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Most of us wouldn't dream of spending an extended amount of time outdoors on a sunny day without slathering on some sunscreen, but what about animals in the wild? Does their skin burn like ours?
Animals can get sunburn, but most animals have protections to help prevent it. Just like we wear clothes, hats and sunscreen to protect against sunburn and skin damage, many animals have fur, wool, hair, scales and feathers to protect them from the sun, according to the Cornell Center for Materials Research.
In fact, these animal defenses against sunburn are pretty much foolproof until humans get involved, Live Science reports. For example, domesticated pigs are bred to have less hair, making their skin more susceptible to damage from the sun than their more hairy wild pig counterparts. Another example would be sheep, which can get sunburned just after they have been shorn and their skin is exposed.
And some of our pets are at risk too. Dogs can get sunburn, particularly our white canine friends, because they tend to have fair skin under their light-colored fur, according to VetWest Animal Hospitals. Short-haired dogs, dogs with a thin coat and, of course, hairless dogs are also more likely to get sunburned. And even in dogs with a thick coat, their bellies and ears tend not to have as much fur and burn more easily.
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You can help your dog prevent getting a sunburn by avoiding walks in the afternoon and providing a spot for shade if you're outside during the hottest part of they day, VetWest reports. You can also use dog-friendly sunscreens, but check with your veterinarian for a safe product and safe instructions for use.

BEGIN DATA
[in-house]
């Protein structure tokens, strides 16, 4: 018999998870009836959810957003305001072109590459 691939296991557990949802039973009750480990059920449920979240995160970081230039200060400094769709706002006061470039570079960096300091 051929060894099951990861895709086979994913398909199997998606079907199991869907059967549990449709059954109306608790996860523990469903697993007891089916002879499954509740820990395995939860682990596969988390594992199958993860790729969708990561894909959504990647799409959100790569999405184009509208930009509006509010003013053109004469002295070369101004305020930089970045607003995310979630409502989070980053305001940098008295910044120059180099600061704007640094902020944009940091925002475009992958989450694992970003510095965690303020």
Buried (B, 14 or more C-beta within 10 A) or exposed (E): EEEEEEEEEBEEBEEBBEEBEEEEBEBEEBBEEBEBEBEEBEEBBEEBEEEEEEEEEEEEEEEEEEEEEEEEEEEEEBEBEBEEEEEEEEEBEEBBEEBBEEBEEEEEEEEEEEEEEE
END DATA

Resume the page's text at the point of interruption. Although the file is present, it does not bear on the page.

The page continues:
Of course, some animals don't have any fur, feathers or scales to provide protections from the sun. Take pachyderms, for example. Elephants and rhinoceroses have thick hides, but they also regularly cover themselves in mud or dust to help protect their skin, Live Science reports. And many animals avoid the sun altogether, preferring instead to retreat to spots out of the sun during the heat of the day.
Animals that live in places where sun is prevalent also have specific adaptations to protect them from sun damage. That's likely why the first several inches of a giraffe's tongue are black before fading to pink, according to the Smithsonian. And hippopotamuses — another pachyderm with no fur — secrete a fluid consisting of orange and red pigments that provides protection from ultraviolet rays.
It's the ultraviolet rays from sunlight that cause sunburn in both humans and wildlife. In particular, sunburn is caused by exposure to ultraviolet B, or UVB rays, while too much exposure to ultraviolet A, or UVA rays, is associated with skin aging, Mayo Clinic reports.
Don't let cloudy skies fool you. As much as 80 percent of ultraviolet rays can pass through the cloud cover, making a sunburn possible even on a cloudy day. And too much sun exposure that causes sunburns increases your chance of developing skin cancer and other skin conditions, according to Mayo Clinic.
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